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Shaukat Ali Vs. Mt. Shakila Bano - Court Judgment

LegalCrystal Citation
SubjectCivil
CourtAllahabad
Decided On
Reported inAIR1926All492; 94Ind.Cas.78
AppellantShaukat Ali
RespondentMt. Shakila Bano
Excerpt:
- .....when the grounds of review show the existence of an error apparent on the face of a decree. under rule 4 an application for review shall not be granted without previous notice to the opposite party, and when the applicant alleges the discovery of new matter or evidence, the court must see that there is strict proof of such allegation.2. in the present case the ground of attack is that the lower court was incorrect in thinking that there was a mistake or error apparent on the face of the record. in such a case no appeal is provided for under order 47. the learned counsel for the applicant argues that the lower court had acted in contravention of the provisions of rule 4 by granting the review. in rule 4, clause (2) there are certain provisions with which the court has to comply on.....
Judgment:

1. We are of opinion that no appeal lies in this case. On the 3rd of March 1925 the learned Subordinate Judge of Budaun reviewed an order of his passed a month earlier. An application was made by a lady to sue as a pauper, and by the first order the lower Court dismissed the application. Subsequently there was an application for review in which it was pointed out that there had been a mistake apparent on the face of the record. The lower appellate Court accepted this view of the matter, revised its previous order, granted the application for review, and allowed the applicant to sue as a pauper. Under Order 47 an appeal is strictly limited under Rule 7. An order granting an application for review may be objected to only on the ground that it was in contravention of the provisions of Rule 2 or in contravention of the provisions of Rule 4. There is a third ground of appeal regarding limitation with which we are not concerned here. The provisions of Rule 2 relate to the Court to whom applications for review must be made when the grounds of review show the existence of an error apparent on the face of a decree. Under Rule 4 an application for review shall not be granted without previous notice to the opposite party, and when the applicant alleges the discovery of new matter or evidence, the Court must see that there is strict proof of such allegation.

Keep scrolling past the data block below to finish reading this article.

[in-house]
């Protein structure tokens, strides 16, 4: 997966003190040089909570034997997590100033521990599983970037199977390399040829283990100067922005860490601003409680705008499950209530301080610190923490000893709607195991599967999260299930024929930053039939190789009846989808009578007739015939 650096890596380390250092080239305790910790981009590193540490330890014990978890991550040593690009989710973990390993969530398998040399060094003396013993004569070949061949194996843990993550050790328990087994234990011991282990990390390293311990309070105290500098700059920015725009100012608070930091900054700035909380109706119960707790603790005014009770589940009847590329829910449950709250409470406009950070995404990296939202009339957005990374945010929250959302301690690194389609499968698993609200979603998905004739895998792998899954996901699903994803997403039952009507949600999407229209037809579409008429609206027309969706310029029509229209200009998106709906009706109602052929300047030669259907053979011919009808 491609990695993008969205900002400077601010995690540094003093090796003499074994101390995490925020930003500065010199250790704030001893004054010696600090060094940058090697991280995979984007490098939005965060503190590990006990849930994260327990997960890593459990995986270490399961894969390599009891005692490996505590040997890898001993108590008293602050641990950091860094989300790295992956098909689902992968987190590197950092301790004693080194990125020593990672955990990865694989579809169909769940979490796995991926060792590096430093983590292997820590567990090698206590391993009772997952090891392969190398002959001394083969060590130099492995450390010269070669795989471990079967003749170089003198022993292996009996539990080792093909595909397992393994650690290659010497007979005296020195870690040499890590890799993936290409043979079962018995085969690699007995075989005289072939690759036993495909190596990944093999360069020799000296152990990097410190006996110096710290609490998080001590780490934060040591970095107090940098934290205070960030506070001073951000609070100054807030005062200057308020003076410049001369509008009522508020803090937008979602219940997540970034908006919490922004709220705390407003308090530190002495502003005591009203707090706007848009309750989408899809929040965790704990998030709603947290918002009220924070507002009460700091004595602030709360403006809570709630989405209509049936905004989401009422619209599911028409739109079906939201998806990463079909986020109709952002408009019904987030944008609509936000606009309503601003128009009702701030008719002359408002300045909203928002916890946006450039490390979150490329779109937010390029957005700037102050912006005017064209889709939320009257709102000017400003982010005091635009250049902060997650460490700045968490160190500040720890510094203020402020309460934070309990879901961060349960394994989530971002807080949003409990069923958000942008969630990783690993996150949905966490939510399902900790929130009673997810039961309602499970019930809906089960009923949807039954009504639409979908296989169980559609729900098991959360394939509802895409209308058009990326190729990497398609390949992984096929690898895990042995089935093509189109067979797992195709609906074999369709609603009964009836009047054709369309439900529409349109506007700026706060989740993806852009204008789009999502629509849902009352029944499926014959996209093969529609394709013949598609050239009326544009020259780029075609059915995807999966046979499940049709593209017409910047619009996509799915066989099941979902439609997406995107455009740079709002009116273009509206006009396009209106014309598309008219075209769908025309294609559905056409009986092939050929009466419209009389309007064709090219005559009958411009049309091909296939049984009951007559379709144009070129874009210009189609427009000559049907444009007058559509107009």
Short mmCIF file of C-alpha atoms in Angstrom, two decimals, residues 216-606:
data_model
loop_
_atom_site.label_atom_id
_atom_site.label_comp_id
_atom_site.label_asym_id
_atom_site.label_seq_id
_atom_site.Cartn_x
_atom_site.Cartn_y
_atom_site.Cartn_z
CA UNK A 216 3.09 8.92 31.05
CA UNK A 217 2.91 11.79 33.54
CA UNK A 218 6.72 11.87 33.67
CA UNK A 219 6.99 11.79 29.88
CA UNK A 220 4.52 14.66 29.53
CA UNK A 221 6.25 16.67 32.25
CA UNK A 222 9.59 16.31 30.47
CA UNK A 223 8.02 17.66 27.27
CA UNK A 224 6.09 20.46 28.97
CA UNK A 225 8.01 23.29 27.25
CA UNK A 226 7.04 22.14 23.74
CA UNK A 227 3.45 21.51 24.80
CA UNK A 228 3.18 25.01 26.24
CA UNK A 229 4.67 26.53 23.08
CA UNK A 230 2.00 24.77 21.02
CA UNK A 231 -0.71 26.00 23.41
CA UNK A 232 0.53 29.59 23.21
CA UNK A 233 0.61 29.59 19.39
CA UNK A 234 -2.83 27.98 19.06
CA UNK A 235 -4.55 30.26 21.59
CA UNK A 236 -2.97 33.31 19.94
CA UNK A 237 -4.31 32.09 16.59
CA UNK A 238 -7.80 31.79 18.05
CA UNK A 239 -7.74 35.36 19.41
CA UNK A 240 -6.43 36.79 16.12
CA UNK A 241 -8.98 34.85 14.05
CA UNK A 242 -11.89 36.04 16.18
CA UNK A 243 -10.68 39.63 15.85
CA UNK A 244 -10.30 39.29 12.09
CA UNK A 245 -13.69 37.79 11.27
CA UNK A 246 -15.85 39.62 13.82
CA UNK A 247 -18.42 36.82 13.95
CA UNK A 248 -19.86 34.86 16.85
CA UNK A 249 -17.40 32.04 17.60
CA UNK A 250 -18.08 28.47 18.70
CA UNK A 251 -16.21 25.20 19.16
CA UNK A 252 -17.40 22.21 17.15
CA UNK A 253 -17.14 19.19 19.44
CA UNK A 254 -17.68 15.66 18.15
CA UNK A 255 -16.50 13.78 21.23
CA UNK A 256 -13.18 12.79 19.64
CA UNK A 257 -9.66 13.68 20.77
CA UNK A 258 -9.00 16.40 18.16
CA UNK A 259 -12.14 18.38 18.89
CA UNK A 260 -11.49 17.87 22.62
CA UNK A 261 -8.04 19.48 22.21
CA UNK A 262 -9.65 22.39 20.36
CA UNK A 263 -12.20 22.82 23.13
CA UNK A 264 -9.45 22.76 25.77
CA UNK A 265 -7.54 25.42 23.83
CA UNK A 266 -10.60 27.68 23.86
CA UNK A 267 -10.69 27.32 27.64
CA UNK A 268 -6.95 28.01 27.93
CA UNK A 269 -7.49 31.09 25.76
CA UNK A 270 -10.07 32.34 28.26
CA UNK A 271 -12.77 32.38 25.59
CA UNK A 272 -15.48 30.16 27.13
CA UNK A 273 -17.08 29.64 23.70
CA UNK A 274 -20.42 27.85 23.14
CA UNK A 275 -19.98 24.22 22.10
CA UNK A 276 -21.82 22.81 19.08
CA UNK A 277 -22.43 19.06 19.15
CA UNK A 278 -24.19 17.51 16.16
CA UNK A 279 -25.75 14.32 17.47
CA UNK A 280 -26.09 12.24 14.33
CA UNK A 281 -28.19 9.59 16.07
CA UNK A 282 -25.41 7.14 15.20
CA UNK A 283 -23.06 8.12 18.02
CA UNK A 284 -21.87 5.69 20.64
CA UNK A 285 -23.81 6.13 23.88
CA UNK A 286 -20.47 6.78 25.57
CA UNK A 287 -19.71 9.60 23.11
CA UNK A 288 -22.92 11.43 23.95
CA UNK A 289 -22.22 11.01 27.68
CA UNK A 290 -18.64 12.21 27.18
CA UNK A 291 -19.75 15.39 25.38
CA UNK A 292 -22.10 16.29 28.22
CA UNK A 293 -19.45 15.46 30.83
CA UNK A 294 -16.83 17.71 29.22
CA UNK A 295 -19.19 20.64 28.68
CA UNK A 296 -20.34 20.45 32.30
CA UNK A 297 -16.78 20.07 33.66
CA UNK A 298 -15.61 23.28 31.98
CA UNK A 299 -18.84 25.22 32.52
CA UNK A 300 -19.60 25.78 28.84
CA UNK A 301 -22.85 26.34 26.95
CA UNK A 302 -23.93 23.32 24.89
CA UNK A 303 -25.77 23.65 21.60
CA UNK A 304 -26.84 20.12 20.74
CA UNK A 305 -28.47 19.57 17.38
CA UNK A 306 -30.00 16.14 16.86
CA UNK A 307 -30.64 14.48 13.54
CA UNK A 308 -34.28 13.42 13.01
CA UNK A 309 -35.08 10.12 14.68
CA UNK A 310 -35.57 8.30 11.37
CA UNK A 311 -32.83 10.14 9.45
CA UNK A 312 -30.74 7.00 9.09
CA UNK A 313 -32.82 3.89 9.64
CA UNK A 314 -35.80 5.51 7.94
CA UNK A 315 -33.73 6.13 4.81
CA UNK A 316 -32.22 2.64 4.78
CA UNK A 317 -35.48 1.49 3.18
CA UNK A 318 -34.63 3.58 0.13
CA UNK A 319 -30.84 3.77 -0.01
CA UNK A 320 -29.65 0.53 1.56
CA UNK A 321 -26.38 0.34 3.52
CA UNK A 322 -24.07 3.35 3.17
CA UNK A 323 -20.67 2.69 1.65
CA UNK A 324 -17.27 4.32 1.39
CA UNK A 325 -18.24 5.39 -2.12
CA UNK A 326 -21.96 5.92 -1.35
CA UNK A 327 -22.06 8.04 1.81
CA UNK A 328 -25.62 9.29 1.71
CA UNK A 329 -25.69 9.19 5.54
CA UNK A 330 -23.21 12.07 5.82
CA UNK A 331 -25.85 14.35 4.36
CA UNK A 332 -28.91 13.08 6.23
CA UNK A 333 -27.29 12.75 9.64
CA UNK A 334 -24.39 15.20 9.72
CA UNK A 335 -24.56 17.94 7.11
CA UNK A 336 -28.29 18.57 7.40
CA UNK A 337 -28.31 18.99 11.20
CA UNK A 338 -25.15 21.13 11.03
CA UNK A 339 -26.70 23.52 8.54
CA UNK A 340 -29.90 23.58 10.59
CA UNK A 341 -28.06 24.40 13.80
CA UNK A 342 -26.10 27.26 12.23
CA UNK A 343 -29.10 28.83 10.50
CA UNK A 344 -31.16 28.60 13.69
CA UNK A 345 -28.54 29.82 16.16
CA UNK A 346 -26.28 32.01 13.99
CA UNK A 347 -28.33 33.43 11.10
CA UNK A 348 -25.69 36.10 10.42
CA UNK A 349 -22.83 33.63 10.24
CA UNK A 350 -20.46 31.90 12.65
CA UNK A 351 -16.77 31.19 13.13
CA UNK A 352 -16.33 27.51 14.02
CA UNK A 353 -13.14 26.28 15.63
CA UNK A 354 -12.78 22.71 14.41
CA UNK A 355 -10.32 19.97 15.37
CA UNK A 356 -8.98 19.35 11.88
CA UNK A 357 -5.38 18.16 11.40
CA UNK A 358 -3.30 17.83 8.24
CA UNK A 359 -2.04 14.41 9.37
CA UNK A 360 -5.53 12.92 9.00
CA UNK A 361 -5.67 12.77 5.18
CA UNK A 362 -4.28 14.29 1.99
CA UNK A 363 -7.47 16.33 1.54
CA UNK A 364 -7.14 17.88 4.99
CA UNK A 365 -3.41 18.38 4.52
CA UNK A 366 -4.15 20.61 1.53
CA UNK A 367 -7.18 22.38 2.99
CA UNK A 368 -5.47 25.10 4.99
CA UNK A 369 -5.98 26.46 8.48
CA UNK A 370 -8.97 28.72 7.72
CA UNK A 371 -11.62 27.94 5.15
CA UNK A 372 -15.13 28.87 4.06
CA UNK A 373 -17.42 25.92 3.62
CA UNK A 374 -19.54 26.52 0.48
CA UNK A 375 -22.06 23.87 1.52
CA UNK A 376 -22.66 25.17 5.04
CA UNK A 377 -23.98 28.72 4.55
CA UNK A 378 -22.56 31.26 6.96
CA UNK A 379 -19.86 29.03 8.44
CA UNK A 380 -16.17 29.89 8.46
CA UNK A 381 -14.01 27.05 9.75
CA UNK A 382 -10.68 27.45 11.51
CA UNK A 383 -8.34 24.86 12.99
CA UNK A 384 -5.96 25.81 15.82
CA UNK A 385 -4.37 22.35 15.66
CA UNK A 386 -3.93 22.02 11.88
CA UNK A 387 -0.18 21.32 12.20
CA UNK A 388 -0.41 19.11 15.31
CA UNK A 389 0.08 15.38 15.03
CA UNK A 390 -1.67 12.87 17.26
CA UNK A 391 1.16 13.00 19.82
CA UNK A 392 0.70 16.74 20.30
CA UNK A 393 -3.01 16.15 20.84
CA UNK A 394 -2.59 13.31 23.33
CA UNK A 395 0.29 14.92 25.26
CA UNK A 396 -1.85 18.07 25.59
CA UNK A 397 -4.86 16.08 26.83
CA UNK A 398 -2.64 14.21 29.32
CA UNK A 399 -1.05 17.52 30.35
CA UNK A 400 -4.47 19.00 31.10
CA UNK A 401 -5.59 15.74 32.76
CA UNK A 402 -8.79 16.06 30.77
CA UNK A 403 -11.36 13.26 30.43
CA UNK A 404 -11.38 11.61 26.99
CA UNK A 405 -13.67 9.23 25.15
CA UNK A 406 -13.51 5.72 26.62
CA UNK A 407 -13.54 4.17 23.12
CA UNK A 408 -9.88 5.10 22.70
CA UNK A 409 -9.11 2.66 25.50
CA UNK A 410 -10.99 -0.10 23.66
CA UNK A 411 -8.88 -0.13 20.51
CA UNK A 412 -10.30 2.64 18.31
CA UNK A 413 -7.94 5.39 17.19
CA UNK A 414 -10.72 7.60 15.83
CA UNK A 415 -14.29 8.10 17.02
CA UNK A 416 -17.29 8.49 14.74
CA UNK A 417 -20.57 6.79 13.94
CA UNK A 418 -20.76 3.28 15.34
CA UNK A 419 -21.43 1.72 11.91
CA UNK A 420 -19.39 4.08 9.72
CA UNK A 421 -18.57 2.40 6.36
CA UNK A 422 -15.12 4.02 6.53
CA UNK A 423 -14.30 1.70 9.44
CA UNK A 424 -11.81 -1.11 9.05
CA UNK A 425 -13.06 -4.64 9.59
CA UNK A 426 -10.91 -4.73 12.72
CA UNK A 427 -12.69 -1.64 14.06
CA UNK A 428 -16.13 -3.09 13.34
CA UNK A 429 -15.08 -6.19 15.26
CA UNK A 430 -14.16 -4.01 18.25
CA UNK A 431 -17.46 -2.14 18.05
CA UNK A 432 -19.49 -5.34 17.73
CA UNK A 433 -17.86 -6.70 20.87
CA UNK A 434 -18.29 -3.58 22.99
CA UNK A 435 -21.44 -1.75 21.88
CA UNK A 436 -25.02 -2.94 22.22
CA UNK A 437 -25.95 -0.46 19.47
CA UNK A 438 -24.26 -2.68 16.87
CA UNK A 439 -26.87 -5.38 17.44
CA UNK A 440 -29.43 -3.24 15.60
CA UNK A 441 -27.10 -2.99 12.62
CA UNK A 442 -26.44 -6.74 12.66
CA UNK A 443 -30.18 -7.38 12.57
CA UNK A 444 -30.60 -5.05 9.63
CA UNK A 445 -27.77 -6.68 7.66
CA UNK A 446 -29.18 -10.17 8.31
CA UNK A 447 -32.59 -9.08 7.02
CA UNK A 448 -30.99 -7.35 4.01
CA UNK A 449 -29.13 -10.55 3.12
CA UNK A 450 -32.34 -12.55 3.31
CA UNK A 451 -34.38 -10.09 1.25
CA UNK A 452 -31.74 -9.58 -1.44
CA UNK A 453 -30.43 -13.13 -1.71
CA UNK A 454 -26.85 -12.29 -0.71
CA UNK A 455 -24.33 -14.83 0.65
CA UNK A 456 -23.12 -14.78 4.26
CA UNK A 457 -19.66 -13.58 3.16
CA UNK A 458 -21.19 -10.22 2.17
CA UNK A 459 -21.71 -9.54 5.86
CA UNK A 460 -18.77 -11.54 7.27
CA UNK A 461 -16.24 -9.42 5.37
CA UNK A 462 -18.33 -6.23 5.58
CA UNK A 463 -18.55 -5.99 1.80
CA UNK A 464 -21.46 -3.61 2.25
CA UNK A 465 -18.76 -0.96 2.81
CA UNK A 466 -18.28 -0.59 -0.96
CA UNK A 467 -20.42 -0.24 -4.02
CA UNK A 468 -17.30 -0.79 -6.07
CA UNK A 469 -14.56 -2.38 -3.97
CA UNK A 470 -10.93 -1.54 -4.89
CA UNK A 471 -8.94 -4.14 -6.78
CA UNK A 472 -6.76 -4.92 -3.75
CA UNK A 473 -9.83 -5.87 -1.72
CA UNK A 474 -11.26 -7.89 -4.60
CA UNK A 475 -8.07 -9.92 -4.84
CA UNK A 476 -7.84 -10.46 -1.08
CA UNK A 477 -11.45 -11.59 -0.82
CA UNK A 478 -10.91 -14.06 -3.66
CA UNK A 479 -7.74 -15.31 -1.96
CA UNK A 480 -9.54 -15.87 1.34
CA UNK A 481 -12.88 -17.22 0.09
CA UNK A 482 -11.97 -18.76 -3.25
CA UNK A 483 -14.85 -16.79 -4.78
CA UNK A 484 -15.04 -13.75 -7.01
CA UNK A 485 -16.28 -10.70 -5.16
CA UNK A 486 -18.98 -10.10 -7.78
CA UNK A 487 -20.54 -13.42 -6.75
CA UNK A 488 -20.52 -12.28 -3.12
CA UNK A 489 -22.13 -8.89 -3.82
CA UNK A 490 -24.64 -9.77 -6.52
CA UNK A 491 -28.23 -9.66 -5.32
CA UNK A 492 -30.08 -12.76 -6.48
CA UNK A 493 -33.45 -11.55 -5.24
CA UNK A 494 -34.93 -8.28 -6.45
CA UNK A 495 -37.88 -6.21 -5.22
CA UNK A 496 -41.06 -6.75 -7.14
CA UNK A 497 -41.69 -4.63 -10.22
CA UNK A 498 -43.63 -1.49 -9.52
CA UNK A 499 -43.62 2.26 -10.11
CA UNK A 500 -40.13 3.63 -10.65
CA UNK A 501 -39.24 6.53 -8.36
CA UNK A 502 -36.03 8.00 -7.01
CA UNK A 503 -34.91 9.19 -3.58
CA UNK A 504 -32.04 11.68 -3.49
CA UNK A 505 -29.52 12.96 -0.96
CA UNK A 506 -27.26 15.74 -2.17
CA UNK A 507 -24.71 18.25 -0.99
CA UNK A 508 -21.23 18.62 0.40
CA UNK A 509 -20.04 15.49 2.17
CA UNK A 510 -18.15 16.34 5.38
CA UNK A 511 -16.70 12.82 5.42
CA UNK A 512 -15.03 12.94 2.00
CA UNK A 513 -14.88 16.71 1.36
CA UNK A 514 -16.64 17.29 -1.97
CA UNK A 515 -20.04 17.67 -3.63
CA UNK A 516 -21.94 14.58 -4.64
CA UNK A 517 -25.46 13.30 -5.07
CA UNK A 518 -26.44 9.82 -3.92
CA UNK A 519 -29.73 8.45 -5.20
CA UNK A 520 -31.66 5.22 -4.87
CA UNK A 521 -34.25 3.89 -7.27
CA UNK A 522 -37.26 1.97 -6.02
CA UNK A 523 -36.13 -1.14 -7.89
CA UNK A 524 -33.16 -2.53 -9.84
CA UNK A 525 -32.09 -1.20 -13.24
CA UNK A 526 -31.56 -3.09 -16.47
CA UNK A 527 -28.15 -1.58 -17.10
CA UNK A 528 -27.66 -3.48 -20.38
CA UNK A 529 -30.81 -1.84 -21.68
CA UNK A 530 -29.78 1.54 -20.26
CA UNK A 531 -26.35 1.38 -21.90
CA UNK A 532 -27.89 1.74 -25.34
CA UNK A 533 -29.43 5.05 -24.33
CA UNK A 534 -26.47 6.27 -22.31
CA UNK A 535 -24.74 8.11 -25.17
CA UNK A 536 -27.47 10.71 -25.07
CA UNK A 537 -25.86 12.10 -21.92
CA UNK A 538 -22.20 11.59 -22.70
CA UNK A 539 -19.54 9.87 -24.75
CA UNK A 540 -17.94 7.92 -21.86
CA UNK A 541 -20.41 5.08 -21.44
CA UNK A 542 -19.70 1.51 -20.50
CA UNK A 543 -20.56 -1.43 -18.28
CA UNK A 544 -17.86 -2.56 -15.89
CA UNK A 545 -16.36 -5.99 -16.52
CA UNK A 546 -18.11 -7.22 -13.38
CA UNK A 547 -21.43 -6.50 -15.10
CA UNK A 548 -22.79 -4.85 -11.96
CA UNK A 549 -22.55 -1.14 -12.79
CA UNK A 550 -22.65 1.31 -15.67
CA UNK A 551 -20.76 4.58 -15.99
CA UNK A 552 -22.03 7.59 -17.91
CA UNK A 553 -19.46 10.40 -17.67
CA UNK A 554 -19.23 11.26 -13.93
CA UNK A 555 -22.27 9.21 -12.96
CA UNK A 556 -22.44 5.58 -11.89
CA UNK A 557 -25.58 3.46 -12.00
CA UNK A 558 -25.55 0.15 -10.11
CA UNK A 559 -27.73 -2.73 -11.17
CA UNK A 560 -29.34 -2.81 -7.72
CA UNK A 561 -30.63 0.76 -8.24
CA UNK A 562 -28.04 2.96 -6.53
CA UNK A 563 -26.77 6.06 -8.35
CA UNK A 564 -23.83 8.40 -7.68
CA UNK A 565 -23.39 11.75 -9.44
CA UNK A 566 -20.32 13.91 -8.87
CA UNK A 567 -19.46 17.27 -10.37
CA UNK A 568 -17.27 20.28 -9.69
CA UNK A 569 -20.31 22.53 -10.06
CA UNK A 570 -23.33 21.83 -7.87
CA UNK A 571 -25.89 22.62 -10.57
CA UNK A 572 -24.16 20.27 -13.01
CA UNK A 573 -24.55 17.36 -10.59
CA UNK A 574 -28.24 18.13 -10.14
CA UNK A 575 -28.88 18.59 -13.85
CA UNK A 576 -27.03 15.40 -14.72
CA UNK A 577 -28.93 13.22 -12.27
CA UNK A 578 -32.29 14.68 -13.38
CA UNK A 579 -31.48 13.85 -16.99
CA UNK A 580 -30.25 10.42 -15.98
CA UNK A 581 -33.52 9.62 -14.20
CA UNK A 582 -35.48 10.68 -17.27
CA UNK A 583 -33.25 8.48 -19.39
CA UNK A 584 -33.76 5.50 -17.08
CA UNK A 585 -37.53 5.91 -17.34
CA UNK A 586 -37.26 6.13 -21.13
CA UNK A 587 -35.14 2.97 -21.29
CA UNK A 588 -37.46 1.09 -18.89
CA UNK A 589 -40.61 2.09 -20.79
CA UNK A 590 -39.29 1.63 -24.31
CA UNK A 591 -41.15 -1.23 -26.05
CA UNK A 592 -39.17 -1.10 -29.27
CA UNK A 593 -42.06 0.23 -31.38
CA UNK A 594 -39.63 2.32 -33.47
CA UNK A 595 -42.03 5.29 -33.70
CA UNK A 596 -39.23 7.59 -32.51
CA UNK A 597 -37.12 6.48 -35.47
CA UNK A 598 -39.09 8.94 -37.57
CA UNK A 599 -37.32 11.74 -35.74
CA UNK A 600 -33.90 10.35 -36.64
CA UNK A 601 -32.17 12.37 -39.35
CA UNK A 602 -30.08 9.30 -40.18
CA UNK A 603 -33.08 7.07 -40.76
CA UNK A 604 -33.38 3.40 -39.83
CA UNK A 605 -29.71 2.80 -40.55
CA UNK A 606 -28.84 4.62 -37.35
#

2. In the present case the ground of attack is that the lower Court was incorrect in thinking that there was a mistake or error apparent on the face of the record. In such a case no appeal is provided for under Order 47. The learned Counsel for the applicant argues that the lower Court had acted in contravention of the provisions of Rule 4 by granting the review. In Rule 4, Clause (2) there are certain provisions with which the Court has to comply on granting a review. In our opinion the appeal will be confined to a disregard of these provisions only and not to any matter on which the granting of the review is based. In the present case there has been no breach of the provisions of Rule 2 or Rule 4.

3. We dismiss this appeal with costs including in this Court fees on the higher scale.


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